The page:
Weight loss: Diet drinks may increase food cravings – Medical News Today

Share on PinterestIn a new study, diet drinks increased food cravings for certain groups of people. Jonathan Knowles/Getty Images

  • Previous research investigating the usefulness of diet drinks for people trying to lose weight has not been conclusive.
  • There are also questions regarding whether non-nutritive sweeteners are healthy.
  • A new study concludes that these sweeteners may not reduce a dieter’s calorie intake in the long run because they increase cravings.
  • The study looks specifically at the artificial sweetener sucralose.

A 12-ounce (oz) can of the most popular cola drink in the United States has 140 calories, while a 20-oz plastic bottle contains 240 calories.

For people who are interested in losing weight but enjoy cola or other high calorie, sugar-sweetened soft drinks, a diet version with close to zero calories may seem an attractive option.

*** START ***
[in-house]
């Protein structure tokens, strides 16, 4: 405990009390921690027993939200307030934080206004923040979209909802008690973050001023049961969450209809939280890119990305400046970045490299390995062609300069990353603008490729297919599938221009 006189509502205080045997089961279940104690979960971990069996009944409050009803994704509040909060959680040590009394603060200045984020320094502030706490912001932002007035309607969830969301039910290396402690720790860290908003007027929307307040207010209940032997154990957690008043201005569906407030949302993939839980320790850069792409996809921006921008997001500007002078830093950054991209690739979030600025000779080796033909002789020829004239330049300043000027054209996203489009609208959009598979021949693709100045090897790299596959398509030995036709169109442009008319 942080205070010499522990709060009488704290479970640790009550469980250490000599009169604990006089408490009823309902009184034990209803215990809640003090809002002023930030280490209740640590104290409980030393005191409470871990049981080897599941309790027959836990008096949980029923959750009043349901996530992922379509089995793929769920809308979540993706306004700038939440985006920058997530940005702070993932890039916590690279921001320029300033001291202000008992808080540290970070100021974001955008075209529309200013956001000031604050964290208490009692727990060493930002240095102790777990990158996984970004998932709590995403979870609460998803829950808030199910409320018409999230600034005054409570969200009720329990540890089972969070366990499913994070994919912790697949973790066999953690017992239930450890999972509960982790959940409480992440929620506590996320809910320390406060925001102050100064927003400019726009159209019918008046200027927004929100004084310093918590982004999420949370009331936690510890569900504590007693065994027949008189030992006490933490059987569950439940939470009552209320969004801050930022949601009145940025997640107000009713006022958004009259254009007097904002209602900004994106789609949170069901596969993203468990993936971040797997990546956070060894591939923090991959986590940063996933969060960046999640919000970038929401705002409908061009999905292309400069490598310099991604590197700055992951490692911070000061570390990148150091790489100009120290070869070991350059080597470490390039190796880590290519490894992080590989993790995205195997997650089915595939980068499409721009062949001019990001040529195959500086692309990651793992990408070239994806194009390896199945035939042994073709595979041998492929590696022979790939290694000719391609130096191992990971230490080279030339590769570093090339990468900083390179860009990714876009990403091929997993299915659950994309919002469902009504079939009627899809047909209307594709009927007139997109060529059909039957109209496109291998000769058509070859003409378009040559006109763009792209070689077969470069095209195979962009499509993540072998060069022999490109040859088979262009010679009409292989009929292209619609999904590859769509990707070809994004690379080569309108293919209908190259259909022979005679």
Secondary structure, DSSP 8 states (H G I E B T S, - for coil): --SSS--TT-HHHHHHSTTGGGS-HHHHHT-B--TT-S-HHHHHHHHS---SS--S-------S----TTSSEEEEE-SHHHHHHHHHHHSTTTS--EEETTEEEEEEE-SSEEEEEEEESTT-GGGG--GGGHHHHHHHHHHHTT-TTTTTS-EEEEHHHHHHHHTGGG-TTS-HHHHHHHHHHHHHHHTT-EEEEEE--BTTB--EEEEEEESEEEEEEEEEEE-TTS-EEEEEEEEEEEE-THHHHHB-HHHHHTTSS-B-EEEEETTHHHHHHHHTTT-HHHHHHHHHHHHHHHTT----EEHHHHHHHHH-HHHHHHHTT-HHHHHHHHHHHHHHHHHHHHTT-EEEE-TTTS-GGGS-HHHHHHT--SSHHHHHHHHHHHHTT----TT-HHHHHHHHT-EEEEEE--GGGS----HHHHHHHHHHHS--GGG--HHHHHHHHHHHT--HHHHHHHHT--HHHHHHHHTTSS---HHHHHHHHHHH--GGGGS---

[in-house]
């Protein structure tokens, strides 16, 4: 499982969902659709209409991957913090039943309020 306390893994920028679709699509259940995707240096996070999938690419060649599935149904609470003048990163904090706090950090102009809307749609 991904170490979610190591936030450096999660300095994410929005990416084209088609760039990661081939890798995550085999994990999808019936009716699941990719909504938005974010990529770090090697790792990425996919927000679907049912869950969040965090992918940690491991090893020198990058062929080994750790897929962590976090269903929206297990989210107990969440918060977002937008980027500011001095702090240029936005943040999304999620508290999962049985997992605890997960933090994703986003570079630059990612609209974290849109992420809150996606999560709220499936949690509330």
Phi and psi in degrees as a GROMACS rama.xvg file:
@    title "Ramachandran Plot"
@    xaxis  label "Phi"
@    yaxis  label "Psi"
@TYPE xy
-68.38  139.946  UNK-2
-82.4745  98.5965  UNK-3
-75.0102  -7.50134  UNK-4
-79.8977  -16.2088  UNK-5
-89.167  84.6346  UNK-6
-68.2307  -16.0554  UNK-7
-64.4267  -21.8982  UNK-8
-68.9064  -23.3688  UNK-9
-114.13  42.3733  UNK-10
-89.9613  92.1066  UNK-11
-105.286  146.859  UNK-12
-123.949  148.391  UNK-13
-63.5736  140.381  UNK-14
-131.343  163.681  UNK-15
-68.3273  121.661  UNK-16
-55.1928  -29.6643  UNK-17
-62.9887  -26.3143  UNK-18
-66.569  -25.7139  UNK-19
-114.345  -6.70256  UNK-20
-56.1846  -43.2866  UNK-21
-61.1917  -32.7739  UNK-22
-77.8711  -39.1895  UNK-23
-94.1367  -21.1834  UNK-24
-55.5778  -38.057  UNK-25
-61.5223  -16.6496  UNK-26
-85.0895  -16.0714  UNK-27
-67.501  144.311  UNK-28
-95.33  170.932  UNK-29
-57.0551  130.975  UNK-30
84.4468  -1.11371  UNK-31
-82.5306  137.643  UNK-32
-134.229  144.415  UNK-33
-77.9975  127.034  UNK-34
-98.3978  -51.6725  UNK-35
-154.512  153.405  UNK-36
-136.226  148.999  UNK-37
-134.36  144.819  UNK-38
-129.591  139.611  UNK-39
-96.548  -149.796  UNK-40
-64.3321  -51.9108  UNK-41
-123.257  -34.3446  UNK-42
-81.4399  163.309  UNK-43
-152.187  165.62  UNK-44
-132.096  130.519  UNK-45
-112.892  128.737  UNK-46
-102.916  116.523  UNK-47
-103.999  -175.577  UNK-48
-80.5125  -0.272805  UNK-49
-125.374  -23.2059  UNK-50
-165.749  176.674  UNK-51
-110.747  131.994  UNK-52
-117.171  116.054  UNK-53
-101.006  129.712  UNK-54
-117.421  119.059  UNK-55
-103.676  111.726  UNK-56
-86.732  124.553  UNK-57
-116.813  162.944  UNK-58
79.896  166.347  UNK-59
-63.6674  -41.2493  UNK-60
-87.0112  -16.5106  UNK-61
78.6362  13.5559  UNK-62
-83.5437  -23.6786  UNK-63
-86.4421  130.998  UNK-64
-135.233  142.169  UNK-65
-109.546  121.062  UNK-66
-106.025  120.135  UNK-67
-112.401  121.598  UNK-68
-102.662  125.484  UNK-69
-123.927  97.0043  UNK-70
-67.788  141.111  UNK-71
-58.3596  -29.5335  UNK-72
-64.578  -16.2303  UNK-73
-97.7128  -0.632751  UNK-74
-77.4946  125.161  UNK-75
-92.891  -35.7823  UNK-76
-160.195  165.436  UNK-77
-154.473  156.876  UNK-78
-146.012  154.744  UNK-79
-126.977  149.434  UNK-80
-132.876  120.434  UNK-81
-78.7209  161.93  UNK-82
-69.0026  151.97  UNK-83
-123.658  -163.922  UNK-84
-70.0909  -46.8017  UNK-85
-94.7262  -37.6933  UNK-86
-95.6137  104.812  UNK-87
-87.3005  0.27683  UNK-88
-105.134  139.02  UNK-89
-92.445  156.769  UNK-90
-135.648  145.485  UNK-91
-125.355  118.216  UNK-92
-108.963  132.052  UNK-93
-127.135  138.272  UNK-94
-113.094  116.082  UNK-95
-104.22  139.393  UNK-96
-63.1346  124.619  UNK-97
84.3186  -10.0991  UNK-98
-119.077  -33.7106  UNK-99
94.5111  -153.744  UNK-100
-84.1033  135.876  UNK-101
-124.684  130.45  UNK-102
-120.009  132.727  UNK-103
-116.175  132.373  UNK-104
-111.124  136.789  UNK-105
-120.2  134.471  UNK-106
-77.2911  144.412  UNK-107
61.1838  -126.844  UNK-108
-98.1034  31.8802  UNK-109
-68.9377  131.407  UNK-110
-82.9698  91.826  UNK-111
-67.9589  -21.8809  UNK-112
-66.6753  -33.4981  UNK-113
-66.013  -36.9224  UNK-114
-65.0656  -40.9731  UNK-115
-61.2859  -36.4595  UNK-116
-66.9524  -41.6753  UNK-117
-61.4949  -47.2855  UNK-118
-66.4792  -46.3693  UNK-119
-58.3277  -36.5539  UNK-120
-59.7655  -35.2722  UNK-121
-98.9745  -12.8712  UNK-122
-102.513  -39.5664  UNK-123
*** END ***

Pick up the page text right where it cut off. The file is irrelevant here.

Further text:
However, a new study led by researchers from the Keck School of Medicine at the University of Southern California in Los Angeles suggests that drinks containing low calorie artificial sweeteners may not be as helpful for weight loss as many assume.

The study found that the non-nutritive sweetener (NNS) sucralose, which many diet drinks include as an ingredient, increases food cravings in women and people with obesity compared with drinks containing sucrose, a natural sugar.

Sucralose, also known by the brand name “Splenda,” is in many diet drinks. The Food and Drug Administration’s (FDA’s) most recently published list of approved artificial sweeteners includes sucralose, saccharin, aspartame, acesulfame potassium (Ace-K), neotame, and advantame.

Research suggests that more than 40% of U.S. adults consume NNS-sweetened diet sodas to satisfy a craving for sweetness without incurring a caloric penalty.

The study findings appear in the journal JAMA Network Open.

“There is controversy surrounding the use of artificial sweeteners because a lot of people are using them for weight loss,” says Kathleen Page, M.D., the study’s senior investigator.

“While some studies suggest they may be helpful, others show …….

Source: https://www.medicalnewstoday.com/articles/diet-drinks-may-trick-the-brain-into-feeling-hungry

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